Functional Programming. Its about absence of side effects

01/19/20195 Min Read — In Programming Paradigms

Functional Programming. Its about absence of side effects

The goal of this article is to define and clarify the different aspects of “Functional Programming”. Before we start on the functional programming paradigm we give a brief introduction to programming paradigms in general.

Lets explore,

  • Functional Programming Paradigm vs Other Paradigms
  • Say No to Side Effects !!
  • Immutability to the Rescue?
  • Led to the Persistent Data Structures
  • Pure Functions, Higher Order Functions
  • Transitioning from Imperative to Functional
  • Parting Thoughts

Functional Programming Paradigms vs Other Paradigms

Functional Programming. Its about absence of side effects

Imperative style of programming is where you tell what to do but you also have to spend the time and effort telling how to do it. So not just the what but also the how.

In object-oriented, everything is represented as an object. Objects are collections of operations that share a state. The operations determine the messages (calls) to which the object can respond, while the shared state is hidden from the outside world and is accessible only to the object's operations.

In general terms, “Functional,” programming is a way of writing software applications using only pure functions and immutable values.

Functional programming is in many respects a simpler and more clean programming paradigm than the imperative one. The reason is that the paradigm originates from a purely mathematical discipline: the theory of functions.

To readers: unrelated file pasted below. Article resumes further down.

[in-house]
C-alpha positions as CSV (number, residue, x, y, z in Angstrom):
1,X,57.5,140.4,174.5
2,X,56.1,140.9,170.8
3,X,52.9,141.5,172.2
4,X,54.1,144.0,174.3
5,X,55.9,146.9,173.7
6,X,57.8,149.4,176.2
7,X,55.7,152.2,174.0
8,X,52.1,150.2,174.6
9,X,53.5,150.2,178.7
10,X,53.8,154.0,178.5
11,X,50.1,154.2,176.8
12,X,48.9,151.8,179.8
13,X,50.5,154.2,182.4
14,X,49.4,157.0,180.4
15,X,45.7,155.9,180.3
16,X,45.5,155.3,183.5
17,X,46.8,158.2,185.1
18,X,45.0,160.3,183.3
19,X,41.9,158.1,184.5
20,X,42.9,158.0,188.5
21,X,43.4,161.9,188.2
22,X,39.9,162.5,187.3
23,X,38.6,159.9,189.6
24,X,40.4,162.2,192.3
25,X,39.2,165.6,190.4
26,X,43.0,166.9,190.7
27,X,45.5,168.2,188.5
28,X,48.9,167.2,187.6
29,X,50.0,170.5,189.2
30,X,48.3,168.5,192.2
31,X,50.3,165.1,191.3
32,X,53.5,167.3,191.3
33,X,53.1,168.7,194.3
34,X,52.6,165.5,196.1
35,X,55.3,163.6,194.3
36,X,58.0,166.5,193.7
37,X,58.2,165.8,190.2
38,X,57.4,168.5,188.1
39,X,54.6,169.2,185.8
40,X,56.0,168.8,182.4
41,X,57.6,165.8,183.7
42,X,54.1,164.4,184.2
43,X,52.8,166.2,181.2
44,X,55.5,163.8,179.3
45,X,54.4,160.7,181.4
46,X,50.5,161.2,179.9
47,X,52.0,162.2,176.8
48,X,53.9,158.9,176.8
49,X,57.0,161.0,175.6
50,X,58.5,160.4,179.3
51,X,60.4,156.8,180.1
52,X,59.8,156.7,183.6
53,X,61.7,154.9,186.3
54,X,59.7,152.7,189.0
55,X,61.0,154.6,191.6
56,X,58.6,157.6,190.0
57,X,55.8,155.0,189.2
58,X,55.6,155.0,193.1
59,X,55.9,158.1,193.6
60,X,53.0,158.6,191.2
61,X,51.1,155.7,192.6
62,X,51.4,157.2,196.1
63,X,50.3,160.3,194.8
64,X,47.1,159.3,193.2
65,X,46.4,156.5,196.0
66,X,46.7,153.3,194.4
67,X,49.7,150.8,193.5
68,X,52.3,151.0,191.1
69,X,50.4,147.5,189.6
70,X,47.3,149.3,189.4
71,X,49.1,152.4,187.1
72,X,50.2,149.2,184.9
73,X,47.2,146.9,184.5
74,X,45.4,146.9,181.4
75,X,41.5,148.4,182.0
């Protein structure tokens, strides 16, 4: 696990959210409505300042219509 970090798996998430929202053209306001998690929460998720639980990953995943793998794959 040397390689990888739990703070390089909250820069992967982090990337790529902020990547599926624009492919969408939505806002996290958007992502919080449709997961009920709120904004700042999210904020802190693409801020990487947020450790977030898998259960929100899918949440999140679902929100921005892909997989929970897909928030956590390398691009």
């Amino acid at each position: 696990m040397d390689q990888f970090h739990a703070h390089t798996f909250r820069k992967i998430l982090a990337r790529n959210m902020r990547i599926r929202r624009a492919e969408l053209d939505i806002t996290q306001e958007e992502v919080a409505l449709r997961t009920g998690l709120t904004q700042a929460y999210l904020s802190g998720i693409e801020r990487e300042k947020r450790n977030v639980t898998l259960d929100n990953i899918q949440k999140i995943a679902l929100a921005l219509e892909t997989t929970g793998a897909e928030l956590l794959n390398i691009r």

Functional Programming. Its about absence of side effects

Say No to Side Effects !!

Let's say we start with the three element array X and we call some function on X which performs some computation, so we produce some output Y.

Now the question is what's X at the end of this?

x = [1, 2, 3]
y = f(x)
x = ?

It's the same. That's the rule.

x = [1, 2, 3]
y = f(x) + g(x) + a(f(g(x)) + b(g(f(x)))) + h(f(g(x)) + b(g(f(x))))
- g(a(f(g(x)) + b(g(f(x)))) - a(f(g(x)) + b(g(f(x)))))
x = ?

Now what's X at the end of this? Its still the same.

You can see how this rule actually help you make sense of your programs right.

I had this thing I call a bunch of functions I still have the same thing. I don't have to look through 25 pages of code trying to figure out if someone is mutating the thing in between.

A function has a side effect if it does something other than simply return a result, for example:

  • Setting a field on an object
  • Modifying a data structure in place
  • Modifying a variable
  • Printing to the console or reading user input
  • Reading from or writing to a file
  • Throwing an exception or halting with an error
  • Drawing on the screen
  • Updating the database

Well, you might think, I am getting paid to do all those things and that's what my customer wants. How can I achieve the expected behavior, without ever modifying the data structure.

Immutability to the Rescue ?

You don't modify the data, If you cannot mutate anything the answer is really quite simple we provide all of our data structures with an operation which says give me a copy of yourself that's just like you except a little difference. So give me a copy of yourself Mr. ABC array that's exactly like you but the middle middle element is Q.

If it's a hash or a map give me a copy of yourself that has all the keys associated with the same values except for this one which is different or this new one or delete one.

Okay so now we no longer have to worry about anybody changing our data from underneath us but now we have another problem and that other problem is copies right.

If I have a million element array and I want to change three elements in the middle do I change the first one and make a copy of a million elements and then change the second one and make another copy. It turns out that, some very clever people came with an idea of Persistent data structures.